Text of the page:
Have you ever wondered why Malthus was a reverend?
The surprising answer is in Bill Bryson’s wonderful new book, At Home A Short History of Private Life (which I just started reading). 18th and 19th century rectors and vicars tended to be affluent and bored. As Bryson explains, rather generous rents and tithes, during good times and bad, funded their pay. Their preparation typically was a university degree in any area. With little training in human sustenance and a book of sermons to refer to each week, they had considerable time on their hands.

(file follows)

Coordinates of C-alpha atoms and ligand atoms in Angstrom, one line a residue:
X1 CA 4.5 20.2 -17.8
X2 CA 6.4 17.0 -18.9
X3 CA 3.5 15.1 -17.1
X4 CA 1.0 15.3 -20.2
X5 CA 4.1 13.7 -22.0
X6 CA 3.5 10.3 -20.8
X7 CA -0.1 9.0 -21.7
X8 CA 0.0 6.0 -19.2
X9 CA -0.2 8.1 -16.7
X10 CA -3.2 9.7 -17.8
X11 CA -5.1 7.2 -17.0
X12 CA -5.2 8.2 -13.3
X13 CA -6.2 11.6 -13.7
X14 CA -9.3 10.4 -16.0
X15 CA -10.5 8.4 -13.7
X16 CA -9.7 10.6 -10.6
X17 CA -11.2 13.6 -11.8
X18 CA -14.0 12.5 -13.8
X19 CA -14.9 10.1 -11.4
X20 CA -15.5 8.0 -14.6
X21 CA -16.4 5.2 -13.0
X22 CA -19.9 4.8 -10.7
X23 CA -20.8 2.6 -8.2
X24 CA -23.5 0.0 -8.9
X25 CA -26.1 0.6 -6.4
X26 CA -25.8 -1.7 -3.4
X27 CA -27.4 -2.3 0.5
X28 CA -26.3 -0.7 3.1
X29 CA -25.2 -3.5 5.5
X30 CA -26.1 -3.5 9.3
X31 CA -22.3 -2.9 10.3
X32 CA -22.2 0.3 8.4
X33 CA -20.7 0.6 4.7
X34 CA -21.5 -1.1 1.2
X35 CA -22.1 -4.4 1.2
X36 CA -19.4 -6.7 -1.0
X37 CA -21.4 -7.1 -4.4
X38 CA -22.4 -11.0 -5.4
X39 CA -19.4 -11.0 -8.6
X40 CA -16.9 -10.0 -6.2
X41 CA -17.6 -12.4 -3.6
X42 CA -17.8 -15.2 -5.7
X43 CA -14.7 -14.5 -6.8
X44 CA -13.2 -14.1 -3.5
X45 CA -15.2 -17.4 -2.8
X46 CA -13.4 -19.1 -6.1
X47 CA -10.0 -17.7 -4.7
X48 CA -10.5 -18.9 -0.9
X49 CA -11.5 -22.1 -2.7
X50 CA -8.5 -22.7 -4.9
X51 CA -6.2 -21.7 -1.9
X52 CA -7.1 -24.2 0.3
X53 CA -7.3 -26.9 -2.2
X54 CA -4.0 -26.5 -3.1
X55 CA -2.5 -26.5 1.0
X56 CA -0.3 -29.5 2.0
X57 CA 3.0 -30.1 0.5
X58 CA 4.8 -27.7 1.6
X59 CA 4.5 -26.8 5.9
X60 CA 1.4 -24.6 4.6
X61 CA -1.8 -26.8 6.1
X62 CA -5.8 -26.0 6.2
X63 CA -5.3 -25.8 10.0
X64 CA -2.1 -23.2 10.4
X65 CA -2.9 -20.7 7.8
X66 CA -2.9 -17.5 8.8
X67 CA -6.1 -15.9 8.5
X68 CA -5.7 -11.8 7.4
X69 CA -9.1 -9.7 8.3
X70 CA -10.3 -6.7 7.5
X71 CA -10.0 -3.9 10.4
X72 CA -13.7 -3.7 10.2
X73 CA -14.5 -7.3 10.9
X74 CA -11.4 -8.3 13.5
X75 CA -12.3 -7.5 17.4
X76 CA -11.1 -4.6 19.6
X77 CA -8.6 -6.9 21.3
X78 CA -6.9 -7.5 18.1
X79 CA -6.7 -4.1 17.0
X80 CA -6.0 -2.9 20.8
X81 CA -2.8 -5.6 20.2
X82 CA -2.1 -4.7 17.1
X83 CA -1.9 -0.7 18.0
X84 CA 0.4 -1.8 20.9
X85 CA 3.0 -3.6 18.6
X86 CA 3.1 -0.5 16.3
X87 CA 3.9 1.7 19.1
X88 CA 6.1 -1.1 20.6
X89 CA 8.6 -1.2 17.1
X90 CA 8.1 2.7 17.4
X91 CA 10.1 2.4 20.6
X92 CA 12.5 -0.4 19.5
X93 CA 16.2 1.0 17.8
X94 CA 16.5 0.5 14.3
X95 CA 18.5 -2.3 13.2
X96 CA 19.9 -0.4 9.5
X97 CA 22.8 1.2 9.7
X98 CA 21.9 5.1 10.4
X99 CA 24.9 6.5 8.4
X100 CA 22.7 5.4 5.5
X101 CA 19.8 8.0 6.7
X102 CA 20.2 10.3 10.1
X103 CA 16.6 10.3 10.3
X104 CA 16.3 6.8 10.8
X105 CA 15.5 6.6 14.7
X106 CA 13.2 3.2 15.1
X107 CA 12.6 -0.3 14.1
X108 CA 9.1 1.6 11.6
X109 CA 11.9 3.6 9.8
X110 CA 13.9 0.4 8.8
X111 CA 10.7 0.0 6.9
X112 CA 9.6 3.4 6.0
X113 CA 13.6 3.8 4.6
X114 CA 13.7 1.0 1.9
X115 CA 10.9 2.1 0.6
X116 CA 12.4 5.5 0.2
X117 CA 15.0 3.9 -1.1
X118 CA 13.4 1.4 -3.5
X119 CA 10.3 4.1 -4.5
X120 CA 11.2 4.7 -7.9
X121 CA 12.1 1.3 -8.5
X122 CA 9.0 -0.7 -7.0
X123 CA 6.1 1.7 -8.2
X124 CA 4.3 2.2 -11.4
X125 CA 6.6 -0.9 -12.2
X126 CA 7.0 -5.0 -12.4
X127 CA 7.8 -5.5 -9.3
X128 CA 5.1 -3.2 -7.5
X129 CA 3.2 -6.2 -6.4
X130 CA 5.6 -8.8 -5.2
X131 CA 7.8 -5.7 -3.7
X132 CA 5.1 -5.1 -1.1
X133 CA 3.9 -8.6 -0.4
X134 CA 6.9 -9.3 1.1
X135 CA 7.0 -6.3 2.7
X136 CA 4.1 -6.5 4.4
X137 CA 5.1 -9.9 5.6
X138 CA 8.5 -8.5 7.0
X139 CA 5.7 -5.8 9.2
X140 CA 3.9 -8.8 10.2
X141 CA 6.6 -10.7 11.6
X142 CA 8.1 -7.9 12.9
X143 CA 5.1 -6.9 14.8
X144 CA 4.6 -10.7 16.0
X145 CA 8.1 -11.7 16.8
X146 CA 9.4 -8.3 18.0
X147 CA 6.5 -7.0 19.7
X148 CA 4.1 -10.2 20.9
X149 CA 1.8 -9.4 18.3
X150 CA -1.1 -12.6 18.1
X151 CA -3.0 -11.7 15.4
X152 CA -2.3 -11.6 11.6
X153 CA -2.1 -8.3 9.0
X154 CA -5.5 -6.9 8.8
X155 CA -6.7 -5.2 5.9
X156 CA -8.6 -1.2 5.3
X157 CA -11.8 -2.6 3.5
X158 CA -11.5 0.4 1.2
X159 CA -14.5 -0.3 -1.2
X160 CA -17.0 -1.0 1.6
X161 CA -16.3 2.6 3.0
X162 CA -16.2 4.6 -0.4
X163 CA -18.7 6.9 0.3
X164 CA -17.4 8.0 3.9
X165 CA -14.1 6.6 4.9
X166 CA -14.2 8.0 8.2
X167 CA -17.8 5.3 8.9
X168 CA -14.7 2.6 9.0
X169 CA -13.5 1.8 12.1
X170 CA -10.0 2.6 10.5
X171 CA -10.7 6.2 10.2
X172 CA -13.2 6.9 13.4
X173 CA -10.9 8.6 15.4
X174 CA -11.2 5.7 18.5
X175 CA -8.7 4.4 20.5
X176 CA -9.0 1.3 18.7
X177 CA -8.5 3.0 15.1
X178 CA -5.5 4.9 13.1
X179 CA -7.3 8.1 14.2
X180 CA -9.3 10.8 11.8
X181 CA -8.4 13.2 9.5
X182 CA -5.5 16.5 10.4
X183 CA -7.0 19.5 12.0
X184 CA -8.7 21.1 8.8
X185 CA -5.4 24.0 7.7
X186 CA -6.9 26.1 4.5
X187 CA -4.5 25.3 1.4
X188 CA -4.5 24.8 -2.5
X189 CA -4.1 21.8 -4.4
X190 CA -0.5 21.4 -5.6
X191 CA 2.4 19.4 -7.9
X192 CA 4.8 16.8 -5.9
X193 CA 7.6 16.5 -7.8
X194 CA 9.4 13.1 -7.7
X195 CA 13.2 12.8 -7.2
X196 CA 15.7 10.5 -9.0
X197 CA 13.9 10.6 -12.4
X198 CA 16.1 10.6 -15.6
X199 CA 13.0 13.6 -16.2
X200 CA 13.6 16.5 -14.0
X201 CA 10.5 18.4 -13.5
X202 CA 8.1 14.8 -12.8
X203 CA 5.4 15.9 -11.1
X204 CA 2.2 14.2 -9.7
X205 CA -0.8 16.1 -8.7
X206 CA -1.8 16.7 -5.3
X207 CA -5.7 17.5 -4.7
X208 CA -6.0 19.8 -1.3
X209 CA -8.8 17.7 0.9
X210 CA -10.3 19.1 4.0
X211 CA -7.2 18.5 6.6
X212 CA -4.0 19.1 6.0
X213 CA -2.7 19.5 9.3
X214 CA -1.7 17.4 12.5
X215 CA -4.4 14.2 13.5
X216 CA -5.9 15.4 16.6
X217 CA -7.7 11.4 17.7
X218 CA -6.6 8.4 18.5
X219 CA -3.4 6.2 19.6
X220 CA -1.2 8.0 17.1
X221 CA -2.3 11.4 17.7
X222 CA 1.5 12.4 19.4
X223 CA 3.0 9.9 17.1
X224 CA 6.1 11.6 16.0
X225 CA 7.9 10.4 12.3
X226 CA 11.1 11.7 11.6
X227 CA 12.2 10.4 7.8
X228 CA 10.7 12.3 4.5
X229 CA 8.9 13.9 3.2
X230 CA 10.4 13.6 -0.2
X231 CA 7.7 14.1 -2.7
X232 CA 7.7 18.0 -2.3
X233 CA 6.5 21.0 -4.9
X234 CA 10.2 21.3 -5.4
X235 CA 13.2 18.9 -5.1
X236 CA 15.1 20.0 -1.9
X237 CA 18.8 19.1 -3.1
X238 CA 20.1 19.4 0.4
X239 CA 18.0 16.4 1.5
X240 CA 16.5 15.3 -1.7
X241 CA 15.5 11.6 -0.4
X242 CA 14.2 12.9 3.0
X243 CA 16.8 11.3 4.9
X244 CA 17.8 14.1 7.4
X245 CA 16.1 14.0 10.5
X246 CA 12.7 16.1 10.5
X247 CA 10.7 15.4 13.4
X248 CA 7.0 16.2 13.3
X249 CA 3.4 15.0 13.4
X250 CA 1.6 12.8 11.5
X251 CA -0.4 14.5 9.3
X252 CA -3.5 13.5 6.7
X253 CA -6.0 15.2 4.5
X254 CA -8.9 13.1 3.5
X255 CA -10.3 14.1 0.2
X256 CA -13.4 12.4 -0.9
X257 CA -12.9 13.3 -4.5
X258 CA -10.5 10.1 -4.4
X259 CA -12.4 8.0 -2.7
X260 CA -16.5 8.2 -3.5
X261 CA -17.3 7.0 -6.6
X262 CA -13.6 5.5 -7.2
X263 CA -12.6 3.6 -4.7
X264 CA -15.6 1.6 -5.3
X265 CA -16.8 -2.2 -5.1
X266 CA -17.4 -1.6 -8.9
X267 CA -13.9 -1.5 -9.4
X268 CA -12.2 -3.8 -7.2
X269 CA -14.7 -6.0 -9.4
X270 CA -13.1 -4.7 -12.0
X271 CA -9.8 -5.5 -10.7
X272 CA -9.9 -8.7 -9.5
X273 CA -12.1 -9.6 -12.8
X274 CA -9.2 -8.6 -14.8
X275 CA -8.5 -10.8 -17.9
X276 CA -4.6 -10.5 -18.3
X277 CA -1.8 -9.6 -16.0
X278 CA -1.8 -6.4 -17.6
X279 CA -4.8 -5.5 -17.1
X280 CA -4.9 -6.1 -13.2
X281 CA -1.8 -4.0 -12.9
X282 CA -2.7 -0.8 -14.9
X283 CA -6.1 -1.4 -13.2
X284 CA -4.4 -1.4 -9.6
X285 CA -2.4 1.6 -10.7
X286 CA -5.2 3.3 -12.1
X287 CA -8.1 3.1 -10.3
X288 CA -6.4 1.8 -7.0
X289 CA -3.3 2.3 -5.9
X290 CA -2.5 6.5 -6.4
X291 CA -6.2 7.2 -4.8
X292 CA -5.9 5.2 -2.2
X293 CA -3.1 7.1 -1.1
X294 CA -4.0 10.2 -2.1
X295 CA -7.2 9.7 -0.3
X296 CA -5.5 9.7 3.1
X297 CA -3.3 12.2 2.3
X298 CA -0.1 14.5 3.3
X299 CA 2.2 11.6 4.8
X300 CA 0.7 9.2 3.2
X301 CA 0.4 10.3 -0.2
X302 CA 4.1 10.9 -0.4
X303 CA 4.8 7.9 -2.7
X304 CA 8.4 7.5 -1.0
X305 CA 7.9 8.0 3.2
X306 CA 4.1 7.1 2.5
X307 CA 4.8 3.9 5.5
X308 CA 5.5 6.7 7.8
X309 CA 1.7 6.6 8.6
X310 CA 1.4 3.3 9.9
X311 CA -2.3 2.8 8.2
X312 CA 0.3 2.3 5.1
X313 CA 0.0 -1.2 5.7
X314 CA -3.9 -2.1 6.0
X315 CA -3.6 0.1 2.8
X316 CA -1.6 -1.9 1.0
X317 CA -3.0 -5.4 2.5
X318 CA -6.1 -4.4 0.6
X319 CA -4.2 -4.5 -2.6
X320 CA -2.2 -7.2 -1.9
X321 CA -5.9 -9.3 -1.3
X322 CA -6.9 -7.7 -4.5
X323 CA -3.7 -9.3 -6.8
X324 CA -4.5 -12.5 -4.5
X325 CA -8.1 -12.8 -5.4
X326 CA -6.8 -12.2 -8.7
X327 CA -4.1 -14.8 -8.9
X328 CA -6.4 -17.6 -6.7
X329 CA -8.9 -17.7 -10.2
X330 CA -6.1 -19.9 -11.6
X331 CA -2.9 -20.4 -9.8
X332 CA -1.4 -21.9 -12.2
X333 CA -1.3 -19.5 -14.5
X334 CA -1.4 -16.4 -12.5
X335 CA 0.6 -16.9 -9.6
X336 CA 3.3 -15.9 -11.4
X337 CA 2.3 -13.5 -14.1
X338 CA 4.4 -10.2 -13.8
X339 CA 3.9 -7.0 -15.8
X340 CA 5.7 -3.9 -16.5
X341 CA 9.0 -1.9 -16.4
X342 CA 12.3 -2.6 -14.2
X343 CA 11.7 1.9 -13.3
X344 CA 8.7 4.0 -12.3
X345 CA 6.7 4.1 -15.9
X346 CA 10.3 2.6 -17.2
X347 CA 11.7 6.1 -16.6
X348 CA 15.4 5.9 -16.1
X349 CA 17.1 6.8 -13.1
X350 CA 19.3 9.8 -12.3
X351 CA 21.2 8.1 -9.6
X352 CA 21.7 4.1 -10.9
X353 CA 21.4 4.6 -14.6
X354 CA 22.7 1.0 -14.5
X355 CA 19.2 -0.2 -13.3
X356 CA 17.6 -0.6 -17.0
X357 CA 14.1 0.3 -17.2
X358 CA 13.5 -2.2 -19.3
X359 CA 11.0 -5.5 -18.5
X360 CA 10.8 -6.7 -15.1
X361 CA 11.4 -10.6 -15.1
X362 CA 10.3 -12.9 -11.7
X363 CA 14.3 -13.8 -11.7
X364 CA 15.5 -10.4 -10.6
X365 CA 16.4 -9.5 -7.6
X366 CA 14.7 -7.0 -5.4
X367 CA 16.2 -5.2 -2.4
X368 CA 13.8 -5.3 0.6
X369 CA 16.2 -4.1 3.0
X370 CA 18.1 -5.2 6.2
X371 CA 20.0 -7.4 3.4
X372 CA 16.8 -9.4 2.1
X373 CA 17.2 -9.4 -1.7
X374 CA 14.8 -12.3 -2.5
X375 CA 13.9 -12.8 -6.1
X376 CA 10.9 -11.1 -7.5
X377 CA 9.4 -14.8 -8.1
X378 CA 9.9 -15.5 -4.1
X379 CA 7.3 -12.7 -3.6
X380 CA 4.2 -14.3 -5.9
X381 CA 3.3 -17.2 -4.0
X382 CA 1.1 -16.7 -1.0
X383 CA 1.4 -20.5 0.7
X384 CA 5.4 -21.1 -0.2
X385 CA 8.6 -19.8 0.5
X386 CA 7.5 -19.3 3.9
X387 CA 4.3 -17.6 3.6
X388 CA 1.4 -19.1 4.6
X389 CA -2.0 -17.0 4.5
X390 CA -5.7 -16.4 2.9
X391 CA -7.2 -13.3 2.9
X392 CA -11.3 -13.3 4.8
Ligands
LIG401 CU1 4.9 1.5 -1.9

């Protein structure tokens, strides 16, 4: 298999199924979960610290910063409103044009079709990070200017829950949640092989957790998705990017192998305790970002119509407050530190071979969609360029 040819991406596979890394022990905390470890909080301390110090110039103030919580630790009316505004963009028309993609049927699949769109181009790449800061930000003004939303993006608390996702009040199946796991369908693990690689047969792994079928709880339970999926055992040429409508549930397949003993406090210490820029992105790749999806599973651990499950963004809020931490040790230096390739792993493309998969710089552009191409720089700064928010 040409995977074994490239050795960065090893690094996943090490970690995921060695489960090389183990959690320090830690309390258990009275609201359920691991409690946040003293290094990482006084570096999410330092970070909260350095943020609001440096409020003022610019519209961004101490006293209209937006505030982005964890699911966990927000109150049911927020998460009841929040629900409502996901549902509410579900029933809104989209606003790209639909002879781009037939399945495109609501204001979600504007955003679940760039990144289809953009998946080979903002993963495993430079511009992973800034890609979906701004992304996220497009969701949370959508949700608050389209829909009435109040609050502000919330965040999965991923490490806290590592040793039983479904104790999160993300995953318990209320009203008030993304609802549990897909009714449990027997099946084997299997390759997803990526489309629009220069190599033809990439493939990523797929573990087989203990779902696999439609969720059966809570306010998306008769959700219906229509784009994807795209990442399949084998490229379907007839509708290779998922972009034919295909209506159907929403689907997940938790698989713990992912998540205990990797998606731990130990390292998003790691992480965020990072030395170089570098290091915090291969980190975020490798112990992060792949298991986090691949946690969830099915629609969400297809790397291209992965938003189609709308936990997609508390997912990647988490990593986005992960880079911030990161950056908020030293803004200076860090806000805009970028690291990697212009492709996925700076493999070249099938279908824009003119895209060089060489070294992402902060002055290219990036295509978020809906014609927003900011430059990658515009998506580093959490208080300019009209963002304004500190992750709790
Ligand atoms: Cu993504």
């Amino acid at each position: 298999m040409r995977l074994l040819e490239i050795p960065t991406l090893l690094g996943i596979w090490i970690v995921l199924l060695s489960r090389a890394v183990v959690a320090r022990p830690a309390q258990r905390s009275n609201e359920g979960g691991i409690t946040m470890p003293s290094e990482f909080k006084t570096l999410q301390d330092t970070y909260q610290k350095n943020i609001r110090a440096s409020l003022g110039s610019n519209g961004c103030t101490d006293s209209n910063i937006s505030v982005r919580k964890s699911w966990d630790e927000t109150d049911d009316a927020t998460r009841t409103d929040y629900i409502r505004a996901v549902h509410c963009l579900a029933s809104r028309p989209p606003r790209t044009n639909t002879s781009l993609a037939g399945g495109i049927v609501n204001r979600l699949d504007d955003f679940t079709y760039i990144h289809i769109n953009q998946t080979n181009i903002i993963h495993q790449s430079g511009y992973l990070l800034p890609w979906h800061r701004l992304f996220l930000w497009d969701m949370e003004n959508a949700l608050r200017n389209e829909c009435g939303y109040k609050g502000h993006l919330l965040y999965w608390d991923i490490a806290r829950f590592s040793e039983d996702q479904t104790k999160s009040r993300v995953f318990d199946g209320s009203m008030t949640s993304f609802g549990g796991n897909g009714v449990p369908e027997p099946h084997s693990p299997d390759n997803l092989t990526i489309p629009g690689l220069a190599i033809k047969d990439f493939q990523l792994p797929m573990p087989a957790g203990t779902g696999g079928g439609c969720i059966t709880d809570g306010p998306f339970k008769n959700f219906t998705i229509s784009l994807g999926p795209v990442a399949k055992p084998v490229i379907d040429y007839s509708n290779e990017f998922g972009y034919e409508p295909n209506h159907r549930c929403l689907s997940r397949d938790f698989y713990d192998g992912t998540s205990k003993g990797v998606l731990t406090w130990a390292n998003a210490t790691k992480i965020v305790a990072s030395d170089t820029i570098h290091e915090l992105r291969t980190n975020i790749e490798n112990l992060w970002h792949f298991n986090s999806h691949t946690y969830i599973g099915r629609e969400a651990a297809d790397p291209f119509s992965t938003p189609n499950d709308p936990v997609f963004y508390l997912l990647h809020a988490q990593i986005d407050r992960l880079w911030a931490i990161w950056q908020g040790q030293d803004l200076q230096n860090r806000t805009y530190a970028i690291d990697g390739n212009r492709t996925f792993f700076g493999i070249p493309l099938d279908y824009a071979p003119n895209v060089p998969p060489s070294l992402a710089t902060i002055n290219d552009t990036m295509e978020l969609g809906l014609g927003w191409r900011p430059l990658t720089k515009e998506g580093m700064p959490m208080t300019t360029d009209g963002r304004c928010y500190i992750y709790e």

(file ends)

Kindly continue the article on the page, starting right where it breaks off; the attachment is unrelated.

What to do? The Reverend Malthus thought and wrote about economics and the future of the world. Other clergy with similar inclinations include Edmund Cartwright, the inventor of the power loom; George Garrett, who invented the submarine; William Buckland, an expert on fossilized feces; and Jack Russell, a terrier breeder. (The Jack Russell terrier is today’s picture.)
The Economic Lesson
Perhaps one of the first environmentalists, Reverend Thomas Malthus told us in 1798 that population grows geometrically while resource production expands arithmetically. Consequently, resource prices will rise and supply will become increasingly inadequate.